Cardinal Vincent Nichols spoke out in front of the Prime Minister on Wednesday night to urge the Government to take action to help refugee children stuck in the jungle camp in Calais.
Speaking at a service in Westminster Abbey to mark the UK’s commitment to combat modern slavery and to commemorate the work of William Wilberforce, the Archbishop of Westminster said: “Little children are at risk in refugee camps including Calais. I hope our government and the government of France will improve the effectiveness of asylum procedures for those who have a right to be here.”
Four months ago, the UK promised to rescue hundreds of children stranded without parents in the squalid Calais camp, following an intervention by Lord Dubs, the veteran of Kindertransport - the nickname for the operation to bring thousands of refugee Jewish children to the UK from Nazi Germany between 1938 and 1940. Dubs introduced an amendment to the Immigration Act, but with the French due to demolish the Calais camp within days, time is running out. Charities working at the camp and with displaced people fear that vulnerable refugees can end up prey to organizers of modern slavery.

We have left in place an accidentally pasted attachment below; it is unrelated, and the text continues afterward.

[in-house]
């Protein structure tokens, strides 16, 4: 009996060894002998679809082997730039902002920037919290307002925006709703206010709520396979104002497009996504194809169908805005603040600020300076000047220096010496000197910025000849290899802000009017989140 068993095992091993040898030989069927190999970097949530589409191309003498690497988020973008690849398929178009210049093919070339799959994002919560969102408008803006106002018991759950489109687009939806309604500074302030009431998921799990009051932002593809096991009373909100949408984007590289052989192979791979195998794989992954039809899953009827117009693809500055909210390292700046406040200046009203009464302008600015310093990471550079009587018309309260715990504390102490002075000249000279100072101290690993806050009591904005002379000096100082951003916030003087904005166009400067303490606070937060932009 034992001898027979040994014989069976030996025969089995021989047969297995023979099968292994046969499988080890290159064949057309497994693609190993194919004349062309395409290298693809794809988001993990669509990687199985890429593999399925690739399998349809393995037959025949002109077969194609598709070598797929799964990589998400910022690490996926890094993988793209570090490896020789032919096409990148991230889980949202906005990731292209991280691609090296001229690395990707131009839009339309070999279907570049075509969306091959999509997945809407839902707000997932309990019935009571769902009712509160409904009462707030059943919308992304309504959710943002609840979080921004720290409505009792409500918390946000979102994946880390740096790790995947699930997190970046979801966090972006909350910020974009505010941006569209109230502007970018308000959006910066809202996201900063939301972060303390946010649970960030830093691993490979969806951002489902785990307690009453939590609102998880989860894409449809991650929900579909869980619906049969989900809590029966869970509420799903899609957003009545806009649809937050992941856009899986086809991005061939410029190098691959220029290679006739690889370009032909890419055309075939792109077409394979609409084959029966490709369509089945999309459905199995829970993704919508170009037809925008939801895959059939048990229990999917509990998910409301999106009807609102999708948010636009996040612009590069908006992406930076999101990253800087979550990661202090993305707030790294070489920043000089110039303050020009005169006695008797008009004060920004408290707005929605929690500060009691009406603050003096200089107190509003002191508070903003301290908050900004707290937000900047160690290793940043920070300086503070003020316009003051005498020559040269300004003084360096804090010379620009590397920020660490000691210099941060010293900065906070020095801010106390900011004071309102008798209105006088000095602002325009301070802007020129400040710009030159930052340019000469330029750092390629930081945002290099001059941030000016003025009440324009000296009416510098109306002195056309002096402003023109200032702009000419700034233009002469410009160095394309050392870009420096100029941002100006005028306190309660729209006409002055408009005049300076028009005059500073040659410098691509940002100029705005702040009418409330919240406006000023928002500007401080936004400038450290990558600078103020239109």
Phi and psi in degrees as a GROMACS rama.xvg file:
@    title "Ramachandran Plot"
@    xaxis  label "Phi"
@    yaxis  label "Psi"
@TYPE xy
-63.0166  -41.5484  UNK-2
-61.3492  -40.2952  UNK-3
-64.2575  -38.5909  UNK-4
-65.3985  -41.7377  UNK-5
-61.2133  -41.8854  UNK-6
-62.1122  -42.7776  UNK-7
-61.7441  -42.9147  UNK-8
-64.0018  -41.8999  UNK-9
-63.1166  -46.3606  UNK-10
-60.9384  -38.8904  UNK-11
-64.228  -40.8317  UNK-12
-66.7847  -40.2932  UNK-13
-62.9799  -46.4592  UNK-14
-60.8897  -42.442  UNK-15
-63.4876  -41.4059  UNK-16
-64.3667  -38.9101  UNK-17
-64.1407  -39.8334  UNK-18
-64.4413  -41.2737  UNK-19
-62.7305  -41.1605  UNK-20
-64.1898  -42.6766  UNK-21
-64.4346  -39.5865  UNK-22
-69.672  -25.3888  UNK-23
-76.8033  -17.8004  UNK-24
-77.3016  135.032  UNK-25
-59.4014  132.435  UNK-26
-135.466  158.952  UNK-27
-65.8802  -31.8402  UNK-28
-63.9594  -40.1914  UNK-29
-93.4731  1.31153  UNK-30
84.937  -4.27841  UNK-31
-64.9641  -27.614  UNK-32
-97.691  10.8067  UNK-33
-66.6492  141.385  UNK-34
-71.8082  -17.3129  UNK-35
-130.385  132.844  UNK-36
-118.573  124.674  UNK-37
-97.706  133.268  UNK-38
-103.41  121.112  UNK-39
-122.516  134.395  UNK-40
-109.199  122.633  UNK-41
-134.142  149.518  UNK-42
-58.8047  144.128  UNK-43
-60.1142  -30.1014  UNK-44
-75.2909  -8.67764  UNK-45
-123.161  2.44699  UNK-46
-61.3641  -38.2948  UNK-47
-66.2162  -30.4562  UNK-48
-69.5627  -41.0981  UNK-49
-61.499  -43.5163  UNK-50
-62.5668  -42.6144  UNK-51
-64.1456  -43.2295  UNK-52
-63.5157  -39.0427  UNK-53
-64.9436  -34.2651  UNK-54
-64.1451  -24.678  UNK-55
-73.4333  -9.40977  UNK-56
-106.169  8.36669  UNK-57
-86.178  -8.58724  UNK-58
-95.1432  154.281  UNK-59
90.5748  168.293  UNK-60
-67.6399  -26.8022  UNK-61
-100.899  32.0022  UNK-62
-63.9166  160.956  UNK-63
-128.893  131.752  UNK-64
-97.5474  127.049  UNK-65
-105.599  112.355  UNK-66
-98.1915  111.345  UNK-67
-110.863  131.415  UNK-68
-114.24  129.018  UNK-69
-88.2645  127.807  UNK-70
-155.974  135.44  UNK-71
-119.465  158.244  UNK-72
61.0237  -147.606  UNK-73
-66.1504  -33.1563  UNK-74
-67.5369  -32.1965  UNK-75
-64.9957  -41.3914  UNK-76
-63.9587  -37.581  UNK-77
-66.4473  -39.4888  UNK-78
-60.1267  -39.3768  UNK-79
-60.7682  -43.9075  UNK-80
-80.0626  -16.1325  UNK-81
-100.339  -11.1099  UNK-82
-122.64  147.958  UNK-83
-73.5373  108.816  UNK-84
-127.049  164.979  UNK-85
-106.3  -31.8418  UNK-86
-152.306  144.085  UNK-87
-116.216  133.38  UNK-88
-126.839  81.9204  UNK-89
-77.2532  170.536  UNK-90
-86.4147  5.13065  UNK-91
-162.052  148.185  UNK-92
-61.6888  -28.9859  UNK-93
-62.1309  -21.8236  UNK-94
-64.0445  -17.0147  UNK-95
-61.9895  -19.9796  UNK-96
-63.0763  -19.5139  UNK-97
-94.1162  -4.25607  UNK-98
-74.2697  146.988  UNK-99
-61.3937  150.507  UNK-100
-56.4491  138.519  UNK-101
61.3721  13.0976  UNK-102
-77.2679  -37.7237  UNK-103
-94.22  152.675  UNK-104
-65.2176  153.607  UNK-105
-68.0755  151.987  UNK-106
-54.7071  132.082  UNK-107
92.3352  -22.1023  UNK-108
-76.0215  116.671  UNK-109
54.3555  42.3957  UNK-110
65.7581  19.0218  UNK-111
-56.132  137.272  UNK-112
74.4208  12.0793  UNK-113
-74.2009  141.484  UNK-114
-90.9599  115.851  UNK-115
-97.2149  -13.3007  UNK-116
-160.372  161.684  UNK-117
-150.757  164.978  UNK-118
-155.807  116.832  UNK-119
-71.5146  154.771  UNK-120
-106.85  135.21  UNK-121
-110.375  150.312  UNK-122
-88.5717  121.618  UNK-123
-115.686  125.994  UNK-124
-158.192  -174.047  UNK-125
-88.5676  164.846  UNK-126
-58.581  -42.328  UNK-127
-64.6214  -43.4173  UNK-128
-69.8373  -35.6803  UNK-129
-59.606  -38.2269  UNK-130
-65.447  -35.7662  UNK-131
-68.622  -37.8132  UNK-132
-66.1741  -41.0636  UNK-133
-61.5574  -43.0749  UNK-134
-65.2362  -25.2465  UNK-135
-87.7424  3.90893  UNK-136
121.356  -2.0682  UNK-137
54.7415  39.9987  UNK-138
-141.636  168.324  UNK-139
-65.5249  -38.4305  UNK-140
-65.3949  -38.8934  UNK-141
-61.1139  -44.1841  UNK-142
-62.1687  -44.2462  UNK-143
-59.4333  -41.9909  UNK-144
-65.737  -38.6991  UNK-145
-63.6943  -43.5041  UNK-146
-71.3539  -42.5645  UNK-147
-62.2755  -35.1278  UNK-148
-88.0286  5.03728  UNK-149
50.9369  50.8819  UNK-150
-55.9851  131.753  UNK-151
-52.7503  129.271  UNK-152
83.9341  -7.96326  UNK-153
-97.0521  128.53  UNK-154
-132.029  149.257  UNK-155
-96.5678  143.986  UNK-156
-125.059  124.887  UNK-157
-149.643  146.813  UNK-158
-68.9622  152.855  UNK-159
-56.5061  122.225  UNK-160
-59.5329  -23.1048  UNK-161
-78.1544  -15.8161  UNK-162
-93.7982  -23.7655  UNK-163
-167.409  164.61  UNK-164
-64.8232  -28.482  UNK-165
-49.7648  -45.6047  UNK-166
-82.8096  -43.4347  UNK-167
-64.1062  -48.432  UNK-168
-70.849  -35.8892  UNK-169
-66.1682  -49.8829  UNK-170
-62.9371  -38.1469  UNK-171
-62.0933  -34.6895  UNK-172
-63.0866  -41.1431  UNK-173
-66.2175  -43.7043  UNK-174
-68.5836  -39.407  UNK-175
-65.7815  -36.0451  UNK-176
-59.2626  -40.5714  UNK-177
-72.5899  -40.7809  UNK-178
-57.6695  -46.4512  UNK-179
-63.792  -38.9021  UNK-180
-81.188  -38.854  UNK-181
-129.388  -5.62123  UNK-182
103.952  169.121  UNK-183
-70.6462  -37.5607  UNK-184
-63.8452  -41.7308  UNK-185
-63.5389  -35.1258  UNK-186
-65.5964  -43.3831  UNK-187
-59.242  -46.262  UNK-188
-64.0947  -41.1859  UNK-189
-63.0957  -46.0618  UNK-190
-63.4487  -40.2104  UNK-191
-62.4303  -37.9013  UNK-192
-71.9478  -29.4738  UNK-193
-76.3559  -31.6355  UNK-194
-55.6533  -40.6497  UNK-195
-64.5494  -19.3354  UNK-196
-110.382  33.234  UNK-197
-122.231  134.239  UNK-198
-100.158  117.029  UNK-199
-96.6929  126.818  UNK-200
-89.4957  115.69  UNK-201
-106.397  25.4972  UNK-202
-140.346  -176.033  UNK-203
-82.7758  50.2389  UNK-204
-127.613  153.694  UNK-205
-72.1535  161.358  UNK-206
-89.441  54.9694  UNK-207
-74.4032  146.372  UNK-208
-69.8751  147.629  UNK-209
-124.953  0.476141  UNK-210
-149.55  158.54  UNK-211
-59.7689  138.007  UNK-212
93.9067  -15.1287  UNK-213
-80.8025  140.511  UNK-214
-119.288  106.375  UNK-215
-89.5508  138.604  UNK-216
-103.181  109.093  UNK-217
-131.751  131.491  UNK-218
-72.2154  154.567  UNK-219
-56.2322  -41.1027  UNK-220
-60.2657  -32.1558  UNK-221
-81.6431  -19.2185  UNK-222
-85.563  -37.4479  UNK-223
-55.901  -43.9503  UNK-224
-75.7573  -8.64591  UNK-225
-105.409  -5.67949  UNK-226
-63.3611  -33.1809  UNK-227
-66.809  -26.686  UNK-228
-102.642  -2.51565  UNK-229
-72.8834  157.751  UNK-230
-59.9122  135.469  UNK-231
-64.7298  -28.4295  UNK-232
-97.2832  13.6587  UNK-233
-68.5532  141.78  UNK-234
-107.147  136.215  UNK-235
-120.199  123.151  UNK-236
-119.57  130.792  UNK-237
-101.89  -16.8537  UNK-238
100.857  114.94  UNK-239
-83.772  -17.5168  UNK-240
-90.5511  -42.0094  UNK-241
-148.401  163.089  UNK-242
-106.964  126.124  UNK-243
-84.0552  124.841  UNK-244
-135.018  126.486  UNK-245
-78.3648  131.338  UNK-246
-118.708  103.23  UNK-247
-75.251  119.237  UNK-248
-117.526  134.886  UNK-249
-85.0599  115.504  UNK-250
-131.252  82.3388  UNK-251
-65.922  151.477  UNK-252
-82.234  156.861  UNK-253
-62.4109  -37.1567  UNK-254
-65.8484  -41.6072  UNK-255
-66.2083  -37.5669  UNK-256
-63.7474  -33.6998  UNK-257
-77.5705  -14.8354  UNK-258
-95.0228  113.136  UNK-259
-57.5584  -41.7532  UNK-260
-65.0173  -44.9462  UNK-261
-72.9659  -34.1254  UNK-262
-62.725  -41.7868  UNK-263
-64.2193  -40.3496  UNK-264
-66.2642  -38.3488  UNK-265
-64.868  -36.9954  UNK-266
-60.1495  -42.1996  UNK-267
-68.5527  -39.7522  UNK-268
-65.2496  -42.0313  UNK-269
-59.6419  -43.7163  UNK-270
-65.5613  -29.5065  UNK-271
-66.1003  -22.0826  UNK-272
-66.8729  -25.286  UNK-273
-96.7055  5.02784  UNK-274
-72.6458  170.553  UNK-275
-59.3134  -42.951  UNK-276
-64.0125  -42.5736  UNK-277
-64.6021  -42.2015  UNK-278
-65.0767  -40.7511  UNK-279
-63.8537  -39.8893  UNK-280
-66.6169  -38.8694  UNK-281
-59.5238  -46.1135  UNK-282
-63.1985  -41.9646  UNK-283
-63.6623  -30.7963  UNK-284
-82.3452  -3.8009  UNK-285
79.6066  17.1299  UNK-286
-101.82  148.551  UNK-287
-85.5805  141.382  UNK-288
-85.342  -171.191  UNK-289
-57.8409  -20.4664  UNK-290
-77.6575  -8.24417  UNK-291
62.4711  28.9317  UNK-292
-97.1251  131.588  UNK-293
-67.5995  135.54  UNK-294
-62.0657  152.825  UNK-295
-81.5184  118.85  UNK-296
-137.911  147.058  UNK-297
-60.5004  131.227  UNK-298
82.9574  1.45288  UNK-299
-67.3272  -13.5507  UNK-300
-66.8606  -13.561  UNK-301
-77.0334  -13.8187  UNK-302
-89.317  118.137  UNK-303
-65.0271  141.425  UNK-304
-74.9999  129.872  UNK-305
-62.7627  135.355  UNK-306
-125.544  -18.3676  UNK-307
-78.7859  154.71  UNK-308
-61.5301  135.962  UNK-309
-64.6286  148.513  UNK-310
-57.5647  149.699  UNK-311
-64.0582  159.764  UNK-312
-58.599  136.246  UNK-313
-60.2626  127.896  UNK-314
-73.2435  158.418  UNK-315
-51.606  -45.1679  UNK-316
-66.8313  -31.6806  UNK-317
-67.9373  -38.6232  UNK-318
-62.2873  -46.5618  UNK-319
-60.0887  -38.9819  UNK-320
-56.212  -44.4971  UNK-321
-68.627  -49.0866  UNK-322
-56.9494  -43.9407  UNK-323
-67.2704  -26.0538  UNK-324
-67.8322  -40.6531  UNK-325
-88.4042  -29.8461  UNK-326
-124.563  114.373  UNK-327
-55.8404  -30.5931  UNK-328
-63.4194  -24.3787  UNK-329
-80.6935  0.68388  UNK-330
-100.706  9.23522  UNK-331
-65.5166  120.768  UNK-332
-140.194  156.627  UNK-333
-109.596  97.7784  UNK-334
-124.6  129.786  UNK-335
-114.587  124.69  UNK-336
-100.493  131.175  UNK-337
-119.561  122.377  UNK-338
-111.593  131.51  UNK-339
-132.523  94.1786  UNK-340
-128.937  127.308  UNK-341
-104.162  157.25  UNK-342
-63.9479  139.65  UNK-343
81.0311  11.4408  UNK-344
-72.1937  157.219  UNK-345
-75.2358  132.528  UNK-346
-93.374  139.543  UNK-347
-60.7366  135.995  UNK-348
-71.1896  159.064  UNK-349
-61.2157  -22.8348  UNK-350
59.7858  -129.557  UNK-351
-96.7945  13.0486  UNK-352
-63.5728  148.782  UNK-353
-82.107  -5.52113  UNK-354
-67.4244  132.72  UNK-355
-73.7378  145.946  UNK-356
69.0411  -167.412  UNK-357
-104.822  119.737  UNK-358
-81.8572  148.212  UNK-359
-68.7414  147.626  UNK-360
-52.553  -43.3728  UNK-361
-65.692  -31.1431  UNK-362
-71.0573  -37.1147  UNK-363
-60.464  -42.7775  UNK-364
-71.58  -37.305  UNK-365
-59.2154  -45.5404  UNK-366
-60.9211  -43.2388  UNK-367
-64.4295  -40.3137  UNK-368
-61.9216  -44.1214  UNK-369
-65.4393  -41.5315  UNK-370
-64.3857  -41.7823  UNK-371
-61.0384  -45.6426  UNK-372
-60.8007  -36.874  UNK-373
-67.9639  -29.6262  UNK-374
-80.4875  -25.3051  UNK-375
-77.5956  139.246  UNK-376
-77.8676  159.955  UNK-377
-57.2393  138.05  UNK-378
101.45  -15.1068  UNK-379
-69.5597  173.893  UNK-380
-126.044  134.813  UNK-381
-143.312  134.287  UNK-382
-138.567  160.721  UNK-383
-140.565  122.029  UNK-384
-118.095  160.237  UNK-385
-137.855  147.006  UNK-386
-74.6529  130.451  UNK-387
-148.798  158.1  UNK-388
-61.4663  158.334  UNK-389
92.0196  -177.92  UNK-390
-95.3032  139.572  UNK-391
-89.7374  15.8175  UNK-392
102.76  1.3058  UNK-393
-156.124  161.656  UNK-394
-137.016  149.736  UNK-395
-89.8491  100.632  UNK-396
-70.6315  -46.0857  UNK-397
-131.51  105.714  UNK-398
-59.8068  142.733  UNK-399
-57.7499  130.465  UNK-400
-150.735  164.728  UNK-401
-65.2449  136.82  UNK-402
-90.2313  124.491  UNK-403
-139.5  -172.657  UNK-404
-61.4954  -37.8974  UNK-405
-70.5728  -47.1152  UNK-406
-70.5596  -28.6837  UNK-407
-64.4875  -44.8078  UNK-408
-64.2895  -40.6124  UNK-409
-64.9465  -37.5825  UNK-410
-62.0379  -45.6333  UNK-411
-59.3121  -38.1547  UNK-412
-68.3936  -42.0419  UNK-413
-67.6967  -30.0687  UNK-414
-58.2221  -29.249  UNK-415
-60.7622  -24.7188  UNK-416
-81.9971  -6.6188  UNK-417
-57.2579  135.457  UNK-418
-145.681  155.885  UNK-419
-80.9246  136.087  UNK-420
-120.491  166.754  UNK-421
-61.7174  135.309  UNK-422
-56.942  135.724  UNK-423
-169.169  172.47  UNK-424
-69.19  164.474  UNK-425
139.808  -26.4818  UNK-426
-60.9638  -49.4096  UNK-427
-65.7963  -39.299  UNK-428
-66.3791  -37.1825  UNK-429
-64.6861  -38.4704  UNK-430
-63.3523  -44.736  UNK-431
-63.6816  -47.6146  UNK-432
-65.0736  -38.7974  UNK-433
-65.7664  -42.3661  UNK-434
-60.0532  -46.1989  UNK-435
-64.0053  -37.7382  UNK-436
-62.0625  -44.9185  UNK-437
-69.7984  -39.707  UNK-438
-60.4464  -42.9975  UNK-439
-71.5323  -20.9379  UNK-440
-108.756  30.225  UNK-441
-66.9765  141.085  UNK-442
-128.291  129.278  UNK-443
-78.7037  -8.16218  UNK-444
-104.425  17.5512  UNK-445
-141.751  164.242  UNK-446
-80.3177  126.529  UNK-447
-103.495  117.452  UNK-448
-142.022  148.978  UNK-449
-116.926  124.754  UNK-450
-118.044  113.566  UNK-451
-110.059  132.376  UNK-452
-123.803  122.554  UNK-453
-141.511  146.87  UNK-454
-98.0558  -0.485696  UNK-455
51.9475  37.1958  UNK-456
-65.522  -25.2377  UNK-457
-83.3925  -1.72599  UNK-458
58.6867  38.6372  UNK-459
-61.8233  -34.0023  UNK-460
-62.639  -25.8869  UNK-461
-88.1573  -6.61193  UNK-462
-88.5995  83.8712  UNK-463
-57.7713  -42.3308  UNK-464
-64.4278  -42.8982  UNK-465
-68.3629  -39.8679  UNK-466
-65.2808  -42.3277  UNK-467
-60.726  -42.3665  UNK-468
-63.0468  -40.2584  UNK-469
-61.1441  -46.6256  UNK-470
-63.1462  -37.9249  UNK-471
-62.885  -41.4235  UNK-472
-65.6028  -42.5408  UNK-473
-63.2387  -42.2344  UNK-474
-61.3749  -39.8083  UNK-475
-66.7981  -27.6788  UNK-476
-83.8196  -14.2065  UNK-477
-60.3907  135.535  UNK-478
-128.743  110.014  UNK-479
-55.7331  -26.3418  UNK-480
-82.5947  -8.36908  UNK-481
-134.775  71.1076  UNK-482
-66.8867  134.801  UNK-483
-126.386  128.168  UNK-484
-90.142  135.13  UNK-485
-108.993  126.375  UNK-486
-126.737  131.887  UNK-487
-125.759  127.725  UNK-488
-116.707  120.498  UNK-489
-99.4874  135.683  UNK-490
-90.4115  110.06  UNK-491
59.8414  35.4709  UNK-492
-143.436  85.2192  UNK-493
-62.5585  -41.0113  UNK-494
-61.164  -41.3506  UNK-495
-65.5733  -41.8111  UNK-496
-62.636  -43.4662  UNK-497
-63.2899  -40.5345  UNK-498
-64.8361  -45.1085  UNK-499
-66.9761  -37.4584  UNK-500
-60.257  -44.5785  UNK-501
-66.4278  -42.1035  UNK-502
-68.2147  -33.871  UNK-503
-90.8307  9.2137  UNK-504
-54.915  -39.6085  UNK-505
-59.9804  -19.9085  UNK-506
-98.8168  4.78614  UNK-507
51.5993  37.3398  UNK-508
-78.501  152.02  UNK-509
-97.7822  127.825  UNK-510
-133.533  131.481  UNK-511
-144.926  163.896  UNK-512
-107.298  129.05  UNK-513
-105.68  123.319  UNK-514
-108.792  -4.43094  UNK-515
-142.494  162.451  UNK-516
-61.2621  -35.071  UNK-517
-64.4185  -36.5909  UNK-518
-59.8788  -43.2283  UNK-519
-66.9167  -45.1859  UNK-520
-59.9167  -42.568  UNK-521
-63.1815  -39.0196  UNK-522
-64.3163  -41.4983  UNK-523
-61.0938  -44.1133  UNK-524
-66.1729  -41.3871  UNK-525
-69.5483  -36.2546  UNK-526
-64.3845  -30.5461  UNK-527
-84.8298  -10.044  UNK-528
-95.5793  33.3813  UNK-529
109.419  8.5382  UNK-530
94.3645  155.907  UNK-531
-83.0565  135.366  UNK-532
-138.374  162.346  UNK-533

The Westminster Abbey service was held on the same day that the UK’s anti-slavery commissioner, Kevin Hyland, launched his first annual report, highlighting that there are problems with the recording of criminal activities linked to modern slavery and human trafficking.
The prime minister, Theresa May, told the congregation that the UK would lead the global fight against human trafficking and that it would combat modern slavery. Speaking at the abbey in front of a congregation including the home secretary, Amber Rudd, Hyland and the Archbishop of Canterbury, Justin Welby, the PM said: “Our challenge is to ensure that the fight against slavery carries on – to free people from the bonds of servitude, to free those in metal chains and to free people from the clutches of slave-drivers and traffickers.”
“My message to the criminals is this: we are coming to get you.”
May, who as Home Secretary oversaw the first Modern Slavery Act, also pledged that £33 million from the overseas aid budget will be used to combat slavery and trafficking.
Cardinal Nichols also spoke of the next gathering in Rome in a fortnight’s time of the Santa Marta Group, set up by Pope Francis in 2014, as an initiative to help the victims of trafficking. At that first meeting, attended by May, police chiefs from more than 20 countries committed to working with the Catholic Church to combat human trafficking. “The Catholic Church is mobilizing its resources in this struggle,” said Nichols.
Also at the Abbey service, Princess Eugenie of York laid a wreath on the grave of William Wilberforce, who fought in the 18th century to have slaves freed in the British Empire.
Catherine Pepinster is the editor of The Tablet